[nabs-l] a couple more questions about travel/cane technique

Jewel S. herekittykat2 at gmail.com
Tue Aug 17 02:30:41 UTC 2010


When following, I soemteims follow behind and sometimes beside the
person. It depends on several things. If it is someone I know, I'll
place a hand on their shoulder or upper arm to keep in contact with
them and keep them in my "sight" and walk beside them. A stranger, I
might as for an elbow or tell them that I can follow behind them. I
don't tell them I can follow behind if I know I can't. I know I can
follow behind if they have 1) brightly coloured clothes, 2) a
distinctive smell, or 3) high heels or other noisy shoes. It is a
matter of preference, really. I prefer to walk beside the person or
behind, not touching or using sighted guide. This is mainly because of
my poor balance that has caused some people to be knocked off balance
by me and the nerve damage in my body that makes it hurt to be
touched. Try it both ways a few times and see what is easier for you.
There's no hard fast rule.

As for the arcing...I always use a "pencil grip." Wrap your hand
around the cane with your thumb and index finger on opposite sides.
Grip the cane with all fingers except the index finger, which is
pointing down the shaft of the cane (as if you are pointing at where
your cane is pointing). It's hard to describe, but you know how you
hold a pen to sign a paper? That's how I hold my cane. This allows me
to swing the cane with only my wrist, and on good days, I swing it
with just the two fingers, using the middle finger as a sort of rest
on which the cane sits...hard to describe, which I could just show
you. And when my  hands are very full, I have actually used just my
index finger to sweep the cane back and forth (rolling with a roller
tip, not arcing) and holding the cane against my hand with whatever
I'm carrying.

I hope this makes some sense...ask someone in your area if there is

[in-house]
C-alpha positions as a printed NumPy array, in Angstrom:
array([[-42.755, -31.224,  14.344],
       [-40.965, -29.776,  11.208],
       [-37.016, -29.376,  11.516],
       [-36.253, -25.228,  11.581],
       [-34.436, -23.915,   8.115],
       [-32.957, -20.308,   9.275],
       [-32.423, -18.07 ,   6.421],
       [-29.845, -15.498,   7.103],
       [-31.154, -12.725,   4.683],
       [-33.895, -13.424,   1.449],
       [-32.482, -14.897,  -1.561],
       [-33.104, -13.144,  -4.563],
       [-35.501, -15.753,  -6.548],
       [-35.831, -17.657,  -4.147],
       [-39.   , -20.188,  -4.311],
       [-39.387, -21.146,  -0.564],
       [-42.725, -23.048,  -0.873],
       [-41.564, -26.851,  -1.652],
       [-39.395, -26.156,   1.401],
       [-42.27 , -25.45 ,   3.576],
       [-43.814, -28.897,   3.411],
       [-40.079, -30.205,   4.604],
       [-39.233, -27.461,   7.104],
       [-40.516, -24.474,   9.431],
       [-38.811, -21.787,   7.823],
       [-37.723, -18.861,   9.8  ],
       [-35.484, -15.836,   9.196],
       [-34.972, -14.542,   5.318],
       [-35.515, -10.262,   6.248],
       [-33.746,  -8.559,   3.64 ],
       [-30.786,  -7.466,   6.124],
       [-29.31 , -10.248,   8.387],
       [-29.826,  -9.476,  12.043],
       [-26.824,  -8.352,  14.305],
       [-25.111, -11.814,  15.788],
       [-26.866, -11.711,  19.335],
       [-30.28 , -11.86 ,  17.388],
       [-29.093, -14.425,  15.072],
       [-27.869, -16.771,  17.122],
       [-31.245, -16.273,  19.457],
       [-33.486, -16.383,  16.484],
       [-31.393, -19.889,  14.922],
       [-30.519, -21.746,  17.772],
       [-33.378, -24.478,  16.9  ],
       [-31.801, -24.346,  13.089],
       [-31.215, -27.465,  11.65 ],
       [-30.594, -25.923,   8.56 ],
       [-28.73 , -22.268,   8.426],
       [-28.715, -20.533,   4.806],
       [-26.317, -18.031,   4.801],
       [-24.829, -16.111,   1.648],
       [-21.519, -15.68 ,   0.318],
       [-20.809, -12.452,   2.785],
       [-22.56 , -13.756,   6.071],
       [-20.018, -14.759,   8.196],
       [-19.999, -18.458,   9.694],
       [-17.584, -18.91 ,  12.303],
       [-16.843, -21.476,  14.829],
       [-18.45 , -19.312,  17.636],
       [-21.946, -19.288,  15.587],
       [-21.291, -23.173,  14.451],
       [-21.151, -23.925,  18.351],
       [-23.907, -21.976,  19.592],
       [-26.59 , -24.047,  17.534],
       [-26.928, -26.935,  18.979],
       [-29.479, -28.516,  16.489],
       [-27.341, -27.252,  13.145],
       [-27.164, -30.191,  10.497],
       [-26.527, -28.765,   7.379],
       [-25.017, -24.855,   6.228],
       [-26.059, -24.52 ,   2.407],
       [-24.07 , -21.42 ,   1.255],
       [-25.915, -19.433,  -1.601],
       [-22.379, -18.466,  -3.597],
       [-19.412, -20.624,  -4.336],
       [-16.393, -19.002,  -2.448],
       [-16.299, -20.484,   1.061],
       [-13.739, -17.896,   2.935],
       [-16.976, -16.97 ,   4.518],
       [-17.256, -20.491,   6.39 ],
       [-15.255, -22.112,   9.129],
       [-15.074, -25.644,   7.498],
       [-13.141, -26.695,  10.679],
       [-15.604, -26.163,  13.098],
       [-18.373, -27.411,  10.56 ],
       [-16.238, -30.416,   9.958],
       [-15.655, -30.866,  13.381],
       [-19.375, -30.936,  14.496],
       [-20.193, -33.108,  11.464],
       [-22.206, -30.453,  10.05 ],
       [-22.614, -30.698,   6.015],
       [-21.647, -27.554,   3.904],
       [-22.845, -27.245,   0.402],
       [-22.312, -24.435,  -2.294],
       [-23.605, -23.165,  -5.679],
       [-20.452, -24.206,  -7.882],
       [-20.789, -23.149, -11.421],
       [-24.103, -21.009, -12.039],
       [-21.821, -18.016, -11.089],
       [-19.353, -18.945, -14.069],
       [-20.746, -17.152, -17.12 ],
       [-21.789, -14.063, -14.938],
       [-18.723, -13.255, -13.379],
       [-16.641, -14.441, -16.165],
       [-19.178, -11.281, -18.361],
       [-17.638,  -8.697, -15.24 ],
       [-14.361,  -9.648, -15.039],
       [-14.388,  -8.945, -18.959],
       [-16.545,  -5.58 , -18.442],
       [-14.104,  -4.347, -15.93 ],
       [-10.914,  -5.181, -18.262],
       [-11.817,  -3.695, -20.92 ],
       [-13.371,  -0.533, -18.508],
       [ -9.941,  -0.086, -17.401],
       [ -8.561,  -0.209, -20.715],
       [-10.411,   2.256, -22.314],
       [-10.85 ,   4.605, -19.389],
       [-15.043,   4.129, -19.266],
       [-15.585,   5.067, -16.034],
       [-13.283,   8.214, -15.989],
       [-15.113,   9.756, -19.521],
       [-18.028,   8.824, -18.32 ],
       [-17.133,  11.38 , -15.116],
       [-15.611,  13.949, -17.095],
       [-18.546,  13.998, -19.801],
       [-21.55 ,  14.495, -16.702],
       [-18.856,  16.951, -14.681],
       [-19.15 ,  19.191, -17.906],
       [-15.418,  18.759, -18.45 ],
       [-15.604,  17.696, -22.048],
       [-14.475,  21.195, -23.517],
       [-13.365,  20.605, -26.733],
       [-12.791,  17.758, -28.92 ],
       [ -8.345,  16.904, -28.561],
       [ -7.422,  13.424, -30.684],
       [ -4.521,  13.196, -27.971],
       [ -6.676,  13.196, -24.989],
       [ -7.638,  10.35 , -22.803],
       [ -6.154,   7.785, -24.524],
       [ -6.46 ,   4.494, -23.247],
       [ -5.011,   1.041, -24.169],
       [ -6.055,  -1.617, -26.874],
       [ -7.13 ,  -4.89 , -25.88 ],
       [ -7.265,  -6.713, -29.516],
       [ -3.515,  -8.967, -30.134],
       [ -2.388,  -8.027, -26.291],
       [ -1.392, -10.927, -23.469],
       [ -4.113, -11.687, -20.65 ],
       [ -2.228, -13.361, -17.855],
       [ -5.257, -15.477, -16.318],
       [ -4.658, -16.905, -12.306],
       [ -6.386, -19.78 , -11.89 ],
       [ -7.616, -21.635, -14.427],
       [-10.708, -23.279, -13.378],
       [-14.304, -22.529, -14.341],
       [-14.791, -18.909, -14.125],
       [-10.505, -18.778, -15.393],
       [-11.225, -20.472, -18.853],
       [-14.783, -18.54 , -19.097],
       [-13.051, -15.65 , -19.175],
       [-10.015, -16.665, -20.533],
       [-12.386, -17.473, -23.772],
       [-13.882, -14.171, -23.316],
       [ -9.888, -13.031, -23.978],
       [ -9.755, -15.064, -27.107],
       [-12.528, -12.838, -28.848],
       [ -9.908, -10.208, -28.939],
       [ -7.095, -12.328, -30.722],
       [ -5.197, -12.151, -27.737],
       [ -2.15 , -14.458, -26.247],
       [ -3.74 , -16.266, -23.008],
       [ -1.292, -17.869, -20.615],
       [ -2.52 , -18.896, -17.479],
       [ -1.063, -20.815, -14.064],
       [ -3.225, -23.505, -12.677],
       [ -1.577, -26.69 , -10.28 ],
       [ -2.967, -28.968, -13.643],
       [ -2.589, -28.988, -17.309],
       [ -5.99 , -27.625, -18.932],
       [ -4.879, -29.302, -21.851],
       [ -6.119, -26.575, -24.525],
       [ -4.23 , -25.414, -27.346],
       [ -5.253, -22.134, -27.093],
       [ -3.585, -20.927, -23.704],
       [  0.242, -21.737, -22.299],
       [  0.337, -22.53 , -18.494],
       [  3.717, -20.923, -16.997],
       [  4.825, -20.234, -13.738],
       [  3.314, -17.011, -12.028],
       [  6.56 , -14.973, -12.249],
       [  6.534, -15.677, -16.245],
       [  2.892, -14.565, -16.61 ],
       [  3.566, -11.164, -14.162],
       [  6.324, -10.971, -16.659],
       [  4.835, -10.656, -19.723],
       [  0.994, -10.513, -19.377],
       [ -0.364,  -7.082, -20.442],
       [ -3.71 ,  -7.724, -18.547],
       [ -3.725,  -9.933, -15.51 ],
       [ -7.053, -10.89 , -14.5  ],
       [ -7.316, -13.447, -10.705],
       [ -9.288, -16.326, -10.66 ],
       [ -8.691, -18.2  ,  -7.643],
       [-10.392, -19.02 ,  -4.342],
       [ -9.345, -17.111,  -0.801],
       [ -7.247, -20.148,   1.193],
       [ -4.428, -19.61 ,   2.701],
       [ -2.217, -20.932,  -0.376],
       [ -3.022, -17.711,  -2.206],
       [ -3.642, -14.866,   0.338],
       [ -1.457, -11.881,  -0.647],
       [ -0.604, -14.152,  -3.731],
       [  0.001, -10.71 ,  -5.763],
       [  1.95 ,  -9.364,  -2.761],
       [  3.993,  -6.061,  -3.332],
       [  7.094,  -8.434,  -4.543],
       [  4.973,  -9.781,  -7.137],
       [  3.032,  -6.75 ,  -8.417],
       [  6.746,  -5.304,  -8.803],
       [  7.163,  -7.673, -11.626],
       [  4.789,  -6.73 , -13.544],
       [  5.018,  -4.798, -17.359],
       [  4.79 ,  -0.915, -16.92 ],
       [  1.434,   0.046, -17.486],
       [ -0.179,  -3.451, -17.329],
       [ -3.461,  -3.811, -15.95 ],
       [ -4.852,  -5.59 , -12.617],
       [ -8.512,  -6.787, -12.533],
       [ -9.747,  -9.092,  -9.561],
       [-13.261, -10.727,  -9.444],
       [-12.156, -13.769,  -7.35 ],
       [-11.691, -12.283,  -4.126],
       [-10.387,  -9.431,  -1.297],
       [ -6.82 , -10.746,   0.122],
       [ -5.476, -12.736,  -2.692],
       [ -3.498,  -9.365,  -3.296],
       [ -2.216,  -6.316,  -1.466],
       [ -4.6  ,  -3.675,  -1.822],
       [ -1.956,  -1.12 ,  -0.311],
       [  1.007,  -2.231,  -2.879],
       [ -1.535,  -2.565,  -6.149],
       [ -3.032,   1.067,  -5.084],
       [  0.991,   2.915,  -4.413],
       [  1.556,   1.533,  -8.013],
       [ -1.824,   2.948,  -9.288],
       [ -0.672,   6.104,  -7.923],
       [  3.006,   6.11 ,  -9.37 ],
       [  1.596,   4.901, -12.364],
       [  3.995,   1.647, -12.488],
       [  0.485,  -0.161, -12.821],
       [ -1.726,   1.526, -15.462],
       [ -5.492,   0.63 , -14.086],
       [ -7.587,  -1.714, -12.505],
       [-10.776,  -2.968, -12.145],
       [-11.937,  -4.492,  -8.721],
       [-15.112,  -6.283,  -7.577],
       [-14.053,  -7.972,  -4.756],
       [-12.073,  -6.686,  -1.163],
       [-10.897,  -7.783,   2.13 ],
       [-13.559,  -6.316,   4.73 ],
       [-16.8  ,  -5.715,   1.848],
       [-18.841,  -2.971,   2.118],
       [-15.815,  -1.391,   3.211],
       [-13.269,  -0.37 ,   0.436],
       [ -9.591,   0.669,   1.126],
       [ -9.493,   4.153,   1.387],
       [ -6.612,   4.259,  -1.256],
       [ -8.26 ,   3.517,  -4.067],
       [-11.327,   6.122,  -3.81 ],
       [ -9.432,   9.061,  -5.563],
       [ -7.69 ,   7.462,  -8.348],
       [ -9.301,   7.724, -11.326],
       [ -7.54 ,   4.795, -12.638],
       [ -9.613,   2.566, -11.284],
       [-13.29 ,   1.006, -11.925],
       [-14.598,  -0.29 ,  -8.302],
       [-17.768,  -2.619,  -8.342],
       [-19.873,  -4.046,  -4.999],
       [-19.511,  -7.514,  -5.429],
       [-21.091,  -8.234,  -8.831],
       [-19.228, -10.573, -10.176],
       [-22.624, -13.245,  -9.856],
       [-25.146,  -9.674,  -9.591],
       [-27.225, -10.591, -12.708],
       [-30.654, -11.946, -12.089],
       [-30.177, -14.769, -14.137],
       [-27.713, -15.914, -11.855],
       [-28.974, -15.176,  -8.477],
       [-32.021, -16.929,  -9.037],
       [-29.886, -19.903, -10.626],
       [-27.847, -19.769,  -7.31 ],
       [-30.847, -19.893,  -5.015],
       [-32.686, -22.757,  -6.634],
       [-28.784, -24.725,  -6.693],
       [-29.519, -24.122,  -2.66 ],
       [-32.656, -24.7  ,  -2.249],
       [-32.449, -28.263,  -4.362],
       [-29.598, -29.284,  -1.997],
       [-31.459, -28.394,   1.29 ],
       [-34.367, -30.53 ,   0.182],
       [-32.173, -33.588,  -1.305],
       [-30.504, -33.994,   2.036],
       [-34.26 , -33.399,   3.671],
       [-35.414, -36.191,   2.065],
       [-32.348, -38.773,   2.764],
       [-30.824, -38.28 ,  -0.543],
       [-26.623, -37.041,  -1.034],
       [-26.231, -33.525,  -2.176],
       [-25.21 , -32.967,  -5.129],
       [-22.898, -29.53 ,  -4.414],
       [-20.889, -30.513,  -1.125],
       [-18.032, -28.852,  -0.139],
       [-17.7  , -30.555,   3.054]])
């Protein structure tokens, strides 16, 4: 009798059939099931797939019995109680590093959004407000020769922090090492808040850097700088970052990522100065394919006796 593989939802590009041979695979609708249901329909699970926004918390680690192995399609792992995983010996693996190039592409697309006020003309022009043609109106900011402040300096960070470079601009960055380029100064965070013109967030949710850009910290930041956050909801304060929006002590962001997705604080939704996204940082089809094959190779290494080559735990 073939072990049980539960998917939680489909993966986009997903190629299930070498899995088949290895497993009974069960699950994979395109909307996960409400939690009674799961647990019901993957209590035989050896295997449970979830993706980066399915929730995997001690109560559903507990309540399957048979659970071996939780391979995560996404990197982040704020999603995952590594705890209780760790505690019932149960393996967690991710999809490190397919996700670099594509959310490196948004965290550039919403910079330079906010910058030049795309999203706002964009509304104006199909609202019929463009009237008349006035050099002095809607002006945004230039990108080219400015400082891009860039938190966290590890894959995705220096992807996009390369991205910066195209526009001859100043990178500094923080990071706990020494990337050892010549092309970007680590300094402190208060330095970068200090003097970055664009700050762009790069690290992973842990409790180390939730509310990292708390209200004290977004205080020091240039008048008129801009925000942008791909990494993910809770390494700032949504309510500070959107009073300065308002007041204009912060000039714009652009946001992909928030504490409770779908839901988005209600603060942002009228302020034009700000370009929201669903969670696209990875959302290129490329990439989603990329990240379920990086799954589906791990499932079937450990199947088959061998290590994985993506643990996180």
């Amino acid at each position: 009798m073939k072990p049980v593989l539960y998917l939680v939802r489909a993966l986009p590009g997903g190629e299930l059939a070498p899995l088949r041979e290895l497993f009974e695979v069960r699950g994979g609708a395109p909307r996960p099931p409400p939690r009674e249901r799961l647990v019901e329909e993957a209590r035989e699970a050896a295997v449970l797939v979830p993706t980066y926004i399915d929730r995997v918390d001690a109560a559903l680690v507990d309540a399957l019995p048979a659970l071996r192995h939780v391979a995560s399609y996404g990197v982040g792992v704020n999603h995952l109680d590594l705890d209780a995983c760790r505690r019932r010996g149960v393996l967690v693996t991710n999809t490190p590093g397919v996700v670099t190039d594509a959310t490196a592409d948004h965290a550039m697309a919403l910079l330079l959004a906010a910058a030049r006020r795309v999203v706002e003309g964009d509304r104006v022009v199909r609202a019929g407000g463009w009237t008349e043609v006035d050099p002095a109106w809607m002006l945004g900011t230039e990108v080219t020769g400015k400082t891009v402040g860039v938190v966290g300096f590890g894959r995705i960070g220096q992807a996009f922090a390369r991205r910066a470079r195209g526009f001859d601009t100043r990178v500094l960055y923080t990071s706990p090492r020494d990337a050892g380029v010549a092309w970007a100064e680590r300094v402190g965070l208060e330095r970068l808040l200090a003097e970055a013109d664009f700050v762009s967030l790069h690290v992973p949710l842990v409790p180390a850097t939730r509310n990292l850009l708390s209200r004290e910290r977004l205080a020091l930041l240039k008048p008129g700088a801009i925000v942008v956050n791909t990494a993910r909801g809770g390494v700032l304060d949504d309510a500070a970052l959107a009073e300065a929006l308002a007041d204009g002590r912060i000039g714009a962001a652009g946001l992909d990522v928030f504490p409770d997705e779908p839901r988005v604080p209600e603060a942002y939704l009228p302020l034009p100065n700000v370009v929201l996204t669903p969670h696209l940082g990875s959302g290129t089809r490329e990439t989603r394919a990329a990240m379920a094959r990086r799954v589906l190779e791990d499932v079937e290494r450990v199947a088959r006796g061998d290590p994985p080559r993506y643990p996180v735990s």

anyone? I'm sure they'd be willing to show you how they hold their
cane. Ask them if they use a "pencil grip." In my opinion, that is the
best grip, as it gives the most fluid movement of the wrist and most
stable hold on the cane.

~Jewel

On 8/16/10, Kerri Kosten <kerrik2006 at gmail.com> wrote:
> Hi All!
>
> I have a couple of more questions about travel, and proper arc/cane
> technique.
>
> When you follow
> someone, do you usually walk behind them or beside them? Do you find it
> harder to hear the person if you are following behind them as they are
> usually walking ahead of you with their back turned to you? Is it
> easier to hear someone if you walk beside them?
>
> Also, when doing a proper arc with the two-point touch technique is it
> supposed to be/feel wide since it is covering both sides from shoulder
> to shoulder? When doing a proper arc for the first time should it feel
> a little strained/unnatural/too wide at first?
>
> How do most of you do the open-palm technique? I was taught it once
> very briefly at convention...the way I do it is I keep my palm facing
> up, as flat as possible holding the cane with all my fingers wrapped
> around it. I then move the cane with both my wrist and hand. I read
> that your supposed to move the cane with only three fingers...but I
> can't figure this out...it seems tricky and doesn't feel as
> comfortable as moving both my hand and wrist does. How do all of you
> do it?
>
> Thanks,
> Kerri
>
> _______________________________________________
> nabs-l mailing list
> nabs-l at nfbnet.org
> http://www.nfbnet.org/mailman/listinfo/nabs-l_nfbnet.org
> To unsubscribe, change your list options or get your account info for
> nabs-l:
> http://www.nfbnet.org/mailman/options/nabs-l_nfbnet.org/herekittykat2%40gmail.com
>


-- 
~Jewel
Check out my blog about accessibility for the blind!
Treasure Chest for the Blind: http://blindtreasurechest.blogspot.com




More information about the nabs-l mailing list